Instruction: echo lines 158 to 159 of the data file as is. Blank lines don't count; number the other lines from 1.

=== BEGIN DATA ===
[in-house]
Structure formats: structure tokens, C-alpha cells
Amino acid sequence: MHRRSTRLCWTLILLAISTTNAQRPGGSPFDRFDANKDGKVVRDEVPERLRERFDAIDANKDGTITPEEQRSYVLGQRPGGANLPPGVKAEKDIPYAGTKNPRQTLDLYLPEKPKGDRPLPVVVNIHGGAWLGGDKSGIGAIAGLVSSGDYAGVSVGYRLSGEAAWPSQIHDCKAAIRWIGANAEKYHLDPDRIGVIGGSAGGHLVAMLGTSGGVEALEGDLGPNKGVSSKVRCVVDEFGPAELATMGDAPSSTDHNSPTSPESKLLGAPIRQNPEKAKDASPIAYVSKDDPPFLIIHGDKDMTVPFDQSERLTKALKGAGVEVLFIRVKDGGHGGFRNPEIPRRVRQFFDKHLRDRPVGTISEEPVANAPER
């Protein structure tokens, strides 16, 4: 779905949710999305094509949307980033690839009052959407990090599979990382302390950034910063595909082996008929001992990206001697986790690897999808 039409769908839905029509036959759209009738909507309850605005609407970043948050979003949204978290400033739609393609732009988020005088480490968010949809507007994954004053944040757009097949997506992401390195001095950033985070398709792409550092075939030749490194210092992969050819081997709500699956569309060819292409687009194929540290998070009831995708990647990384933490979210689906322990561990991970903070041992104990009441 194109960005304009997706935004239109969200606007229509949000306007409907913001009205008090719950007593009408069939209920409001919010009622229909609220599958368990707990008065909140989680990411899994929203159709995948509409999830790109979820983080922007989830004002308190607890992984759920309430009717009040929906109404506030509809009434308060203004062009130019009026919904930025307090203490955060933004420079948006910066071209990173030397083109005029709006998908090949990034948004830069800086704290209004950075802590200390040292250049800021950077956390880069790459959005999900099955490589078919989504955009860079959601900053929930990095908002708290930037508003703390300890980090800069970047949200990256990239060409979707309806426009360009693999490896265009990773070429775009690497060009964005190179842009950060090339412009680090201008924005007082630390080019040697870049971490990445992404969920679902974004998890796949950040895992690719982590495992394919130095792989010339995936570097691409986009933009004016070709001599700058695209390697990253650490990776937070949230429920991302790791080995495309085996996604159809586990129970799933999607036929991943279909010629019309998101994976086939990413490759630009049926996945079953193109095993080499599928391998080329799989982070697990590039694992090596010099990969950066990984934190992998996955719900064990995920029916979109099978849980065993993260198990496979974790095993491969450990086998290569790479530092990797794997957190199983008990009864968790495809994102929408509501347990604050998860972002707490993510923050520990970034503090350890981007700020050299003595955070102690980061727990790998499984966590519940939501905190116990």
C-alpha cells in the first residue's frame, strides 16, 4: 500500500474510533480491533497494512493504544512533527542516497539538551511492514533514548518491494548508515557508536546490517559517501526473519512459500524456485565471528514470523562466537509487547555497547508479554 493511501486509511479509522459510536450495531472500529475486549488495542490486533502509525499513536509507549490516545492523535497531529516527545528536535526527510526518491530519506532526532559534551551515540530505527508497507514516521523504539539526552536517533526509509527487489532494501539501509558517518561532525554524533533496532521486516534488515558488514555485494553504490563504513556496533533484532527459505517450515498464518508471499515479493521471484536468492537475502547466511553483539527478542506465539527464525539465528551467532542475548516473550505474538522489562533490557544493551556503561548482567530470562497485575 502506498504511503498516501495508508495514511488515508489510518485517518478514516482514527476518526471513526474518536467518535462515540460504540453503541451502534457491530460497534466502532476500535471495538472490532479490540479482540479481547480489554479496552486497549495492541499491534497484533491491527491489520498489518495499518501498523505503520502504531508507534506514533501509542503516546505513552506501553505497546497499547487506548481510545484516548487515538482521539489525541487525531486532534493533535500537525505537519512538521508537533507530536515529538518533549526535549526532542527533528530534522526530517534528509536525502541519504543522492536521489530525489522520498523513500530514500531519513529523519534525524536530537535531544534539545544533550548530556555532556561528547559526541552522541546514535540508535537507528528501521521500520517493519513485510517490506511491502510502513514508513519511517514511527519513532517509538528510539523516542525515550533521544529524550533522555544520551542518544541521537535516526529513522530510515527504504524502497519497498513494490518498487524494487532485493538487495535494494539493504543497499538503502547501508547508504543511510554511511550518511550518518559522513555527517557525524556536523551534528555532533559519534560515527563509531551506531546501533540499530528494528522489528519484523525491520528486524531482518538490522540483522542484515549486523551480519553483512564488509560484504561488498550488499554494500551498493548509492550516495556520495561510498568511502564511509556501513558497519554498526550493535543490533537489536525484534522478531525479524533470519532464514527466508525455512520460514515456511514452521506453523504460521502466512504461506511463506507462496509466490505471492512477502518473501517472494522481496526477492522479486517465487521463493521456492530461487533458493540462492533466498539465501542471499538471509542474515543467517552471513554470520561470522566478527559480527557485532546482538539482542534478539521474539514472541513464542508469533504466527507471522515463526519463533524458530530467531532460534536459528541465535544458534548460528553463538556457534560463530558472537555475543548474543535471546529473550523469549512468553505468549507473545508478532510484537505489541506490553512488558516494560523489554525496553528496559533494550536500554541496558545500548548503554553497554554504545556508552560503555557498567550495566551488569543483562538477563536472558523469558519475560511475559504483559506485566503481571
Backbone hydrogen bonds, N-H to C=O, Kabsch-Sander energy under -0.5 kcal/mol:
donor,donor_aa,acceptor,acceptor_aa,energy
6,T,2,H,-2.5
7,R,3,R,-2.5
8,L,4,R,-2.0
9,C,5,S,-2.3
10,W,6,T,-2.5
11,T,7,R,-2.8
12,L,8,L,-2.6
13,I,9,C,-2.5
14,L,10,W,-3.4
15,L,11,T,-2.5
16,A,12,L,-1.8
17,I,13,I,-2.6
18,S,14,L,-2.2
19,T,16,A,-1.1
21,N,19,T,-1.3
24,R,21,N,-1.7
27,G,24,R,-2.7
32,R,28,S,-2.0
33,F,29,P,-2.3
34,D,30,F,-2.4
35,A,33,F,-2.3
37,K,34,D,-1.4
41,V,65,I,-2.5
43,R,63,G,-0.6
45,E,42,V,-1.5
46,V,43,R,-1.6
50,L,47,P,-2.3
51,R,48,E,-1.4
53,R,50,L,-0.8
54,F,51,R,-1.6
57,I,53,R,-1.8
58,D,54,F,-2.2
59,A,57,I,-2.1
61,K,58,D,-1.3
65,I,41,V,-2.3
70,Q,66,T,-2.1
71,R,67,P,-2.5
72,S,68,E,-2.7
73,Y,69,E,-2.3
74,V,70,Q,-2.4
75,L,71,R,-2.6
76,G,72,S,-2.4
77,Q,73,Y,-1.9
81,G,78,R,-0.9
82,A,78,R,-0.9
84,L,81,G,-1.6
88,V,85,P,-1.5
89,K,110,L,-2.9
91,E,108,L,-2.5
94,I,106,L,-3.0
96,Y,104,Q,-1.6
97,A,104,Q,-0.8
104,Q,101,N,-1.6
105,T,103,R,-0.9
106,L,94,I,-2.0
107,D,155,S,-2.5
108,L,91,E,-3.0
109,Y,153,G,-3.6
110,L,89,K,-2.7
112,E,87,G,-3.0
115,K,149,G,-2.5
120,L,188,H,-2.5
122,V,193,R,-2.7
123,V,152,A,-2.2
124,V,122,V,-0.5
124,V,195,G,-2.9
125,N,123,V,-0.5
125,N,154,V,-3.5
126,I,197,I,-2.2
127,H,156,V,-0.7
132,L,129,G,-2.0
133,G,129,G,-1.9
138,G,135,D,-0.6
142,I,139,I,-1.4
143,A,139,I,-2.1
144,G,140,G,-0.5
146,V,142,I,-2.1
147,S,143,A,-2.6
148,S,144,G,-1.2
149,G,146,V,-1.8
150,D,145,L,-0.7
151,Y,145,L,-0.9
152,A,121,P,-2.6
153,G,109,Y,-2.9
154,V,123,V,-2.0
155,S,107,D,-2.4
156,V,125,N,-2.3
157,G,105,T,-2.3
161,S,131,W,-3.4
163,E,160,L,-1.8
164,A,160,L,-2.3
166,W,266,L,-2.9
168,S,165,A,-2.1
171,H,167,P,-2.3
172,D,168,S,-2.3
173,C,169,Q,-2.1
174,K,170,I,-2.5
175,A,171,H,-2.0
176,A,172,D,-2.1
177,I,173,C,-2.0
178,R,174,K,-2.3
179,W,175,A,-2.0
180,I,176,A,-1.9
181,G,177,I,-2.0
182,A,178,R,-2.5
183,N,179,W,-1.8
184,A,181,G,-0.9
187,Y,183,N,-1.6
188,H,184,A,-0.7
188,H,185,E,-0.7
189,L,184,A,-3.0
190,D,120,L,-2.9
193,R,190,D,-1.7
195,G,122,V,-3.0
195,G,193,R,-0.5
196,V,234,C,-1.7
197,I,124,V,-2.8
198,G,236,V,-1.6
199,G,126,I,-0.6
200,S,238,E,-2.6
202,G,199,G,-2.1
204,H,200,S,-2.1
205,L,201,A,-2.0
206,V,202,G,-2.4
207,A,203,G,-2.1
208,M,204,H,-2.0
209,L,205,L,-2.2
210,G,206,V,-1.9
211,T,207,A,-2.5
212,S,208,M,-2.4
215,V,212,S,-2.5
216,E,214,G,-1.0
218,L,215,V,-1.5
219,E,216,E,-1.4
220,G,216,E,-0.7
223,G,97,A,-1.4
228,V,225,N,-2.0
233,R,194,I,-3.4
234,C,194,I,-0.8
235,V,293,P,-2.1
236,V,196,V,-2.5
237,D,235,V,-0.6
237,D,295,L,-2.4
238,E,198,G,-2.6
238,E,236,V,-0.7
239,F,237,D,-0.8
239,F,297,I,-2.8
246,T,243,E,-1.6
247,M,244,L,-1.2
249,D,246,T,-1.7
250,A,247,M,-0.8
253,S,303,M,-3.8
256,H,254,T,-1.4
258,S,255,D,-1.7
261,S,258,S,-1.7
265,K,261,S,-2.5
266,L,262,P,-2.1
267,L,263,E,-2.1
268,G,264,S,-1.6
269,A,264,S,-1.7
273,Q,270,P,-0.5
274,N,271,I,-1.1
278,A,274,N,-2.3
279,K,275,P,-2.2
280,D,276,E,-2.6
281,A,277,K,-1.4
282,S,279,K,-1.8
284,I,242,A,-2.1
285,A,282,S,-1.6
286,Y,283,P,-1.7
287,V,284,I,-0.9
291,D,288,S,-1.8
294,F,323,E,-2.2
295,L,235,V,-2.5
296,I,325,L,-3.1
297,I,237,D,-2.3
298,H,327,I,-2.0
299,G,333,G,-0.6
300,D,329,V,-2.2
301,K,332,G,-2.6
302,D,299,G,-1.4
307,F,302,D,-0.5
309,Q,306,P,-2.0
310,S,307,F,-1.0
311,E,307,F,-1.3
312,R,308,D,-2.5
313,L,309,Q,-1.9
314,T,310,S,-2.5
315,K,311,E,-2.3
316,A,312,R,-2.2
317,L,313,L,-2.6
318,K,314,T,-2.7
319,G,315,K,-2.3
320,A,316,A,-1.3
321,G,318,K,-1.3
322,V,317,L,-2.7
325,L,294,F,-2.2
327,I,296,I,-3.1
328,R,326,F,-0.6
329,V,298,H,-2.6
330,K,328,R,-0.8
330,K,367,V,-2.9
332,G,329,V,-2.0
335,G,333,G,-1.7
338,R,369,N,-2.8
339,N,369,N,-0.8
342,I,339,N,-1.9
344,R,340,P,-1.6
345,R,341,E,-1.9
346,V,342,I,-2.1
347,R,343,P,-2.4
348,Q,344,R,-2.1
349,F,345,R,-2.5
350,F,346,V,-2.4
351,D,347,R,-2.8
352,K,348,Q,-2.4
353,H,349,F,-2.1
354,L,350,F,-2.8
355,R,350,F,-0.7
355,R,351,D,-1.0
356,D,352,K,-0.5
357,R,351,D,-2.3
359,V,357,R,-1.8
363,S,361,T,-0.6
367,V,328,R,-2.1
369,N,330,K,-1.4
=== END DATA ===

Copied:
250,A,247,M,-0.8
253,S,303,M,-3.8